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I noticed that my Windows 10 laptop takes around 6 seconds to go to sleep, and during these six seconds the SSD's activity LED is on. I imagine that Windows is writing something on the SSD before going to sleep.

I remember my Linux systems going to sleep instantly when I pressed the sleep button, which makes me wonder if I can do the same on Windows.

Given that Hybrid Sleep is disabled, what does Windows do with my drive before sleeping, and is it necessary ?

  • Linux going to sleep "instantly" sounds odd. Linux definatly goes to sleep faster on my laptop, but it still takes 2-3 seconds as opposed to windows' 6-12 – Blaine Jan 7 '17 at 18:42
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    When I tested, I could hear the fans stop after <1 second. It surely depends on the distribution. Also note that I have a SSD. – Elzo Jan 7 '17 at 19:40
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I imagine that Windows is writing something on the SSD before going to sleep.

That is correct. If there is any data waiting in the disk's write cache, it must be written to the disk before the disk is powered off.

Note that disk caching can be disabled so that everything is written to the disk immediately. This ensures that data is not lost as a result of a power failure, but it does reduce performance.


Turn Disk Write Caching On or Off:

  1. Right-click My Computer, and then click Properties.
  2. Click the Hardware tab, and then click Device Manager.
  3. Expand Disk Drives.
  4. Right-click the drive on which you want to turn disk write caching on or off, and then click Properties.
  5. Click the Policies tab.
  6. Click to select or clear the Enable write caching on the disk check box as appropriate.
  7. Click OK.

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Source HOW TO: Manually Turn Disk Write Caching On or Off

  • Nice answer. Are you using that High Contrast Theme to improve performance? Or is that XP? Or an old Answer? – Don't Root here plz... Sep 4 '16 at 13:26
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    @Don'tRoothereplz... Windows 7 Classic Theme - I don't Like Aero :) – DavidPostill Sep 4 '16 at 13:28
  • Which makes me wonder about the Linux behaviour... Instant sleep? – UniversallyUniqueID Sep 4 '16 at 14:09
  • @BharadwajRaju Perhaps he has write caching turned off in Linux? – DavidPostill Sep 4 '16 at 14:11
  • @YdobEmos <shrug> No idea I don't run Linux. – DavidPostill Sep 4 '16 at 14:44
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Before Windows goes to Sleep, it MUST write an image of the main storage to be able to come back after sleep in the exactly same state as it was when going to sleep. So When powering on after sleep state, Windows loads back the memory (instead of load every and each program again from zero) and show you exactly what was opened and on the screen before sleeping.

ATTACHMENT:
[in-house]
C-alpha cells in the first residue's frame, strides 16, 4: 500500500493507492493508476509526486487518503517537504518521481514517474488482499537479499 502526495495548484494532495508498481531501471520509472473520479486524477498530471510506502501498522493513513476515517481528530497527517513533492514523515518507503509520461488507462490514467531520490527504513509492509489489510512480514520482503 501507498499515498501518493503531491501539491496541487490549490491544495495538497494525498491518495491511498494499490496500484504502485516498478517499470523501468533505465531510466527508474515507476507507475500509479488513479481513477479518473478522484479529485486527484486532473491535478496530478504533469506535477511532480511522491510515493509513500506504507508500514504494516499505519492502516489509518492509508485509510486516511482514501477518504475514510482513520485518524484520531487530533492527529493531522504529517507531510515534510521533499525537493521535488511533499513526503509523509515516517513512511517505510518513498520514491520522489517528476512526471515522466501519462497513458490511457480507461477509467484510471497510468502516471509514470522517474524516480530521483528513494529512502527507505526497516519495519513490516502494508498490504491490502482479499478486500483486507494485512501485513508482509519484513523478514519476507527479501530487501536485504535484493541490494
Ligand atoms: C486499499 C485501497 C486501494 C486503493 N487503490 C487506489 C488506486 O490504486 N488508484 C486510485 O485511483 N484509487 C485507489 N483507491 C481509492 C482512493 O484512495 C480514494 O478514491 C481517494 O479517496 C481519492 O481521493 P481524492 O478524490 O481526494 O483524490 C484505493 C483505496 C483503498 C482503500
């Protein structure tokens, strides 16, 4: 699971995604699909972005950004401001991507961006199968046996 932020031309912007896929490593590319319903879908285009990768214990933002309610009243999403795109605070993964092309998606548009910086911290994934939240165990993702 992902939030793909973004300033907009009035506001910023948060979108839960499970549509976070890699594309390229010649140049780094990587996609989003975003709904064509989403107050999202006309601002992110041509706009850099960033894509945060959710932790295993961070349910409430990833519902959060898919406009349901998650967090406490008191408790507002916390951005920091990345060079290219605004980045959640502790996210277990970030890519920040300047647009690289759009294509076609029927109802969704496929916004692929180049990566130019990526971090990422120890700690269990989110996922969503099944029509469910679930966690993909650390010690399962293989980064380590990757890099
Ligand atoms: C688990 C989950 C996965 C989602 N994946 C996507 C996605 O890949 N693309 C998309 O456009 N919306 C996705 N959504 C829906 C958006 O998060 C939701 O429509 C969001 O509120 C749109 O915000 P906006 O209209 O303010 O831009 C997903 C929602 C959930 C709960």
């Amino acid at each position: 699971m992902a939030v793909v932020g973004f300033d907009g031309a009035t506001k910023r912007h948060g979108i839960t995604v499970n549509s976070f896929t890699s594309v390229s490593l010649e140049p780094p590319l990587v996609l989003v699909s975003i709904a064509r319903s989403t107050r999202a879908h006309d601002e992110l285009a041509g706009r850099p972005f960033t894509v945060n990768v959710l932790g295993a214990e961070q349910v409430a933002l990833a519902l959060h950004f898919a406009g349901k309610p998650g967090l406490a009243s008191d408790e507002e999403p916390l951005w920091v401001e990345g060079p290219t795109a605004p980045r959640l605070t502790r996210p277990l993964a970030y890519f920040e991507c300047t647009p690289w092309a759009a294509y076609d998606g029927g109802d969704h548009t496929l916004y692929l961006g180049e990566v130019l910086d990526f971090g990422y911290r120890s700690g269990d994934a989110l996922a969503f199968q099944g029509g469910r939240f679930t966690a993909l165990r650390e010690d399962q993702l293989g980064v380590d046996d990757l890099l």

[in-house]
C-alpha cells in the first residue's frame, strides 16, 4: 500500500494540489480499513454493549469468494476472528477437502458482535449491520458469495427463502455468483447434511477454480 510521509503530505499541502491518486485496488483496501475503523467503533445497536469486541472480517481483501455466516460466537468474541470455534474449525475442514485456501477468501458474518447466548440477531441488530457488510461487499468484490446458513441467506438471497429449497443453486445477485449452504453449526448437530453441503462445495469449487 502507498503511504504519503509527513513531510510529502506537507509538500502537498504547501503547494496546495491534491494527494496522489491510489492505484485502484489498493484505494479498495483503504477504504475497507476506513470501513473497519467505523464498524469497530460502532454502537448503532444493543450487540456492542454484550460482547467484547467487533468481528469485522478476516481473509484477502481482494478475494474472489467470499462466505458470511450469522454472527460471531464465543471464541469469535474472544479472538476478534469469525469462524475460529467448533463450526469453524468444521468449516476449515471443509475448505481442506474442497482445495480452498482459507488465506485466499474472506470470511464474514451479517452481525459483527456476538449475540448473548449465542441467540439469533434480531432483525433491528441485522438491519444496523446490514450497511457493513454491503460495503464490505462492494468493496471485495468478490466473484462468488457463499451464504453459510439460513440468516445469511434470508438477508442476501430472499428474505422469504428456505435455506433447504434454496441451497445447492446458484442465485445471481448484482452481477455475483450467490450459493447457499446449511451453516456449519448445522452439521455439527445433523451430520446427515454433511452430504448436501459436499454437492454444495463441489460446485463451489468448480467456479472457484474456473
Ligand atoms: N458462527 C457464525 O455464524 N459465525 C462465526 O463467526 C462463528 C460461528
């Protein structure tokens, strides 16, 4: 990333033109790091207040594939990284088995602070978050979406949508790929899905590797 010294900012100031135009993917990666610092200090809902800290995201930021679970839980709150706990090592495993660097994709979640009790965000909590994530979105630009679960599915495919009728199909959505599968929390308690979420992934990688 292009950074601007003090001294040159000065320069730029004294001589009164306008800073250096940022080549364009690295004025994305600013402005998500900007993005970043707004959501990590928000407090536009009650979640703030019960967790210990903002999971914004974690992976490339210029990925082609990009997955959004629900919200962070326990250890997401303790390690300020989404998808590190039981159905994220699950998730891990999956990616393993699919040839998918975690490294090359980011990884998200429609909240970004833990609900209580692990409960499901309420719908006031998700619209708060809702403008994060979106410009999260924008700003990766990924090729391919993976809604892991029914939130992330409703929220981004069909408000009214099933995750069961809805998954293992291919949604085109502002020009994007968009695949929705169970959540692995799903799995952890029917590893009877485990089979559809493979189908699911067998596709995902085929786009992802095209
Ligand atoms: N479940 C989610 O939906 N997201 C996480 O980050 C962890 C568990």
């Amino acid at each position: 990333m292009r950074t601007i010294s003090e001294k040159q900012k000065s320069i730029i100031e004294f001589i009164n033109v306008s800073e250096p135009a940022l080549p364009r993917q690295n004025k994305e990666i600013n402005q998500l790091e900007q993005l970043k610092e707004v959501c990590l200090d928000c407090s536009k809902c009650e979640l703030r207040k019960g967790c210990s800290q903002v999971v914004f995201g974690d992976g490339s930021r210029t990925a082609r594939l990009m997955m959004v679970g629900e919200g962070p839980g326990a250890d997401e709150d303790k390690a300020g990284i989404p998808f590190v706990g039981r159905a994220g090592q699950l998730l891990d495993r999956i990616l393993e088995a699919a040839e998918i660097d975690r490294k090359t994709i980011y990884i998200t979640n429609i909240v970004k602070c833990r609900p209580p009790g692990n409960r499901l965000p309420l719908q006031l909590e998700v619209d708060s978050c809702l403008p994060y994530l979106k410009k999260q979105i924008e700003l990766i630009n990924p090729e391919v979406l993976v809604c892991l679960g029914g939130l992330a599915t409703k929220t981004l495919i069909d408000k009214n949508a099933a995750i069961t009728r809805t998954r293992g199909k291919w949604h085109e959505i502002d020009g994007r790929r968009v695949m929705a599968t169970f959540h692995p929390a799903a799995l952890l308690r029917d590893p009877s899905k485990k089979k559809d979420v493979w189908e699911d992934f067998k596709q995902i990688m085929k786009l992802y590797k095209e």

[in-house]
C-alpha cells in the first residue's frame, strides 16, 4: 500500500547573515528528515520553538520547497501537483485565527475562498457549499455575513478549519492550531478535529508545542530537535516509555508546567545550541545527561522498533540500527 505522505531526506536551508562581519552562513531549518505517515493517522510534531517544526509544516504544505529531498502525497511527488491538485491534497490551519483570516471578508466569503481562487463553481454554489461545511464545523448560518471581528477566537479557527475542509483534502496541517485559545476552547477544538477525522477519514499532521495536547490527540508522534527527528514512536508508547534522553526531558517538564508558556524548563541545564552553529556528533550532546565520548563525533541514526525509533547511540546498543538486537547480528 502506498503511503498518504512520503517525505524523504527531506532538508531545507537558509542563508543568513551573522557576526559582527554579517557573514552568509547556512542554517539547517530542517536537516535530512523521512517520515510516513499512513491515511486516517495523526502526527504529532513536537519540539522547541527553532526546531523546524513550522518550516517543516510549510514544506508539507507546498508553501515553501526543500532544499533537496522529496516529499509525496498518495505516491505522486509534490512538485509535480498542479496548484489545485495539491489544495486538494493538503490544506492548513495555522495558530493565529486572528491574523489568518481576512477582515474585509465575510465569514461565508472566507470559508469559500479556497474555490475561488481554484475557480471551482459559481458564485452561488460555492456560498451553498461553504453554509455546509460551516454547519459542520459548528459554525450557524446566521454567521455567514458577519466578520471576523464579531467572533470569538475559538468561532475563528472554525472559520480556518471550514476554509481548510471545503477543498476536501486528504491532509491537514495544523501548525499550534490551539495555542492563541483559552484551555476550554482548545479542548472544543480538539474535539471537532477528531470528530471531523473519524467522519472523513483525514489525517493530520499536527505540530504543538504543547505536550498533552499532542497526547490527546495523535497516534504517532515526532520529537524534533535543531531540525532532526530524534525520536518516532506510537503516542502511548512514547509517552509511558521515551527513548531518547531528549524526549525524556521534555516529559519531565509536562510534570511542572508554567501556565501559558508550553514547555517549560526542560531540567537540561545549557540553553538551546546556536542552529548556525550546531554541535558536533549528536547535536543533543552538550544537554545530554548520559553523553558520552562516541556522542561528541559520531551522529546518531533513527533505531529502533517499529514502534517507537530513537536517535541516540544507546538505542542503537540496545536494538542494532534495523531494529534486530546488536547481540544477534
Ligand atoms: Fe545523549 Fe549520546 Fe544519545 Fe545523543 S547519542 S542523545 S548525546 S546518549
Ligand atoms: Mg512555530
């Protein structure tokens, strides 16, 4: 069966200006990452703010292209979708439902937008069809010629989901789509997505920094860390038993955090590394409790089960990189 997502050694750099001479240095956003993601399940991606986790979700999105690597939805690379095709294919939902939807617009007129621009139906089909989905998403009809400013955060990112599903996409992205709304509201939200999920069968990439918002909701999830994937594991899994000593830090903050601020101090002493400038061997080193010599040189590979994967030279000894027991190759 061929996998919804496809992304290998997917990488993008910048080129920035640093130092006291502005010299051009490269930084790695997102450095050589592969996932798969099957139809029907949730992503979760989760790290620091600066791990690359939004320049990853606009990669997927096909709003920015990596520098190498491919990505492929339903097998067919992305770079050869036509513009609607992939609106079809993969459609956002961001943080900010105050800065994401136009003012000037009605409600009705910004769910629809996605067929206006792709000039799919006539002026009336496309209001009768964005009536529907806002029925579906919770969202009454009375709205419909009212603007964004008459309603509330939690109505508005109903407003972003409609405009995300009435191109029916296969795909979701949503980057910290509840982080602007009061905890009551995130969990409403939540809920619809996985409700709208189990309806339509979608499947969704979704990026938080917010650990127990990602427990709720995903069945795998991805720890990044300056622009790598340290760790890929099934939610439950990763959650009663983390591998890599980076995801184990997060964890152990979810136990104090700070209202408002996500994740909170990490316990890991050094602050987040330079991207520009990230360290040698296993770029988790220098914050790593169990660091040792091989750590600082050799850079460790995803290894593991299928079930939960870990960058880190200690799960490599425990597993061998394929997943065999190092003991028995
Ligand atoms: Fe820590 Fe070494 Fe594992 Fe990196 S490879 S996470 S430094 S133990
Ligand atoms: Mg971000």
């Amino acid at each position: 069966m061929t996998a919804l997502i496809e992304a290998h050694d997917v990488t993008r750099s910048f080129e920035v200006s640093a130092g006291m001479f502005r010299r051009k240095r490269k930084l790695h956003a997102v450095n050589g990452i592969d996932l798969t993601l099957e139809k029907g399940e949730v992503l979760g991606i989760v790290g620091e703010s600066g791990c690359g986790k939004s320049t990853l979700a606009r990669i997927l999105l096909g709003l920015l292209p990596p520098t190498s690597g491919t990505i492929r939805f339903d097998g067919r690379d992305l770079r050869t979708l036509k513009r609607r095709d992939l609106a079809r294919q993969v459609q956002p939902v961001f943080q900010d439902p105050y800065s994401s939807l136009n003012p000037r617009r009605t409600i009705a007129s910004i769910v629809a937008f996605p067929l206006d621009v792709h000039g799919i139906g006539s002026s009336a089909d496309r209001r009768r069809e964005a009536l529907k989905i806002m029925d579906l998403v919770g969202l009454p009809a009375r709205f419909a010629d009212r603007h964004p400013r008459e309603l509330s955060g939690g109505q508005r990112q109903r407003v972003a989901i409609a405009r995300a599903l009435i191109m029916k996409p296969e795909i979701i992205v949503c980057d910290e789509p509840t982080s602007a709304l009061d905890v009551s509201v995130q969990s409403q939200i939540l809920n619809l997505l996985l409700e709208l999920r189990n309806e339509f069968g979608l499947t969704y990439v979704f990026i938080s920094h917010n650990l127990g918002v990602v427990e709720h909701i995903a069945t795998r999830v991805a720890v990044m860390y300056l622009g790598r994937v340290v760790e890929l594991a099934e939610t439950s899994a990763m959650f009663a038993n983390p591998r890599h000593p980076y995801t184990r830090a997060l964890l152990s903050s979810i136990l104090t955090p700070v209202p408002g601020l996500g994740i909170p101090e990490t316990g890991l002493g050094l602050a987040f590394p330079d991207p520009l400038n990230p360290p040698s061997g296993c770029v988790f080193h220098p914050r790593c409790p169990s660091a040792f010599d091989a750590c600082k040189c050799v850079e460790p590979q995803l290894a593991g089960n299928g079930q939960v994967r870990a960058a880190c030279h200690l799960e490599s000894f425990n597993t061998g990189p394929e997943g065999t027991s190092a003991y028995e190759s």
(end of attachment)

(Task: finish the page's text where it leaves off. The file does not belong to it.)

• What "main storage" are you talking about ? Also, when sleeping, the system needs to stay powered to keep the RAM's content. I don't see why it should also make an image (if you were talking about RAM), ans I don't see the same activity at wakeup, when the system would read the RAM image. – Elzo Sep 14 '16 at 15:14
  • Sorry, I understand in this post, sleeping as "Hybernating". That means, the computer goes Power Off. That said, the RAM (that I call Main Storage here, because of my Mainframe skills) will go off. Nonetheless, when you push the Power On button after going to Hybernation, you'll have the system back in the same state you've left when it went off. For that to happen, the contents of RAM (Main Storage) is saved on HD for quick restart. – MisterVSE Sep 16 '16 at 12:01
  • For best understanding, you can take a look on this article on "How-To_Geek" pages (they are great!) howtogeek.com/102897/… and sorry if I did undestand wrong your question. – MisterVSE Sep 16 '16 at 12:06
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To see what Windows is doing during sleep, install the Windows Performance Toolkit which is part of the Windows 10 SDK.

Now capture the activity during sleep, by running WPRUI.exe, select First Level, DiskIO, FileIO and under Performance Scenario select Standby/Resume. Number of iteration can be set to 1 and click to start. This suspends/resumes Windows and captures all activity.

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After the resume, double click on the generated ETL file to open it with the Windows Performace Analyzer, load the debug symbols, click on "Profile"-> Apply, browse catalog and select the file standby.wpaprofile.

Drag & Drop the File I/O graph from Graph Explorer -> Storage to the analysis pane.

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Select the part from the start before you see "Tracing off", do a rightclick, select zoom.

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Now put the Column File Pathto the first position and here you can see which files/folders are accessed before Windows sleeps.

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The real answer is in the Power & Sleep settings Power Settings

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